Mike Gayle’s The Man I Think I Know is a refreshingly different read for me. It is a simple novel about two men. Men who are devoid of toxicity, destructive ego and a presence of vulnerability that humanizes their pain. The Man I Think I Know is about male friendship. Much more than friendships, it is about second chances and redemption and highlights how easily lives can be turned in a split second.

James and Danny were high school classmates. Though classmates, they did not mix much due to the differences in their social classes. James was a posh kid from a rich home while Danny was from a poor background who only go to attend an elite school because of a scholarship he won. The barrier created by their backgrounds comes crashing down after their individual lives are turned around for the worse after different incidents. Years later, they find themselves at a care home. James as a patient and Danny as a carer. There at the bottom, they find each other and a platonic friendship that revels in the vulnerability of their individual pain lead the road to their individual redemption.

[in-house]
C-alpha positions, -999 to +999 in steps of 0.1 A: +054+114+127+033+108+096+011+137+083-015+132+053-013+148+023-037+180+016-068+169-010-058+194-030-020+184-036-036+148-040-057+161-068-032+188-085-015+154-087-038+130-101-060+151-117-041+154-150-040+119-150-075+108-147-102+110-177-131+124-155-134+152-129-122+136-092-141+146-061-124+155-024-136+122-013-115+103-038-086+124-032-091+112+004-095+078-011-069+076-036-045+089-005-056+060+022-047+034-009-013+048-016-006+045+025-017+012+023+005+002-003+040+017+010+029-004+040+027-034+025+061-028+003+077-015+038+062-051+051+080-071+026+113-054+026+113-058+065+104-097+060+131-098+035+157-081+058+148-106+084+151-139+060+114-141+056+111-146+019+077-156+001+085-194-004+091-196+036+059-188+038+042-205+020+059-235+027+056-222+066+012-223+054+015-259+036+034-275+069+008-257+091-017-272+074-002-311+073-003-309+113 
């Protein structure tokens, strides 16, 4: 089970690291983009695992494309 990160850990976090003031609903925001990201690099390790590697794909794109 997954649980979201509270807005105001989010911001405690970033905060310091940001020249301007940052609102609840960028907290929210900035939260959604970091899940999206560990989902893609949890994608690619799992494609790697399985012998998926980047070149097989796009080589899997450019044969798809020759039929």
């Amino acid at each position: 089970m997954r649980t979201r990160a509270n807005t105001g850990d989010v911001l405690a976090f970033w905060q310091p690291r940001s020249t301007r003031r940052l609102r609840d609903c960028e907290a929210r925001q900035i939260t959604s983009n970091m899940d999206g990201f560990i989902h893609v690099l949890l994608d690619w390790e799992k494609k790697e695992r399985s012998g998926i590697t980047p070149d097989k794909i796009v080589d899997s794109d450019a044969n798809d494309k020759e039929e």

Redemption and second chances are at the heart of The Man I Think I Know. The unrealistic tone of the book is that everyone who seeks a second chance gets it. While that is not always true in life (some don’t even get the first chance, much less a second one), it is a very humane tale that stirs hope in the reader and reminds us how life’s turns are so fickle. The structure of the book in which both James and Danny take turns in being the protagonist in subsequent chapters gives depth to the character development despite the simple nature of the book. The Man I Think I Know is not a deep read but a thoroughly enjoyable one.


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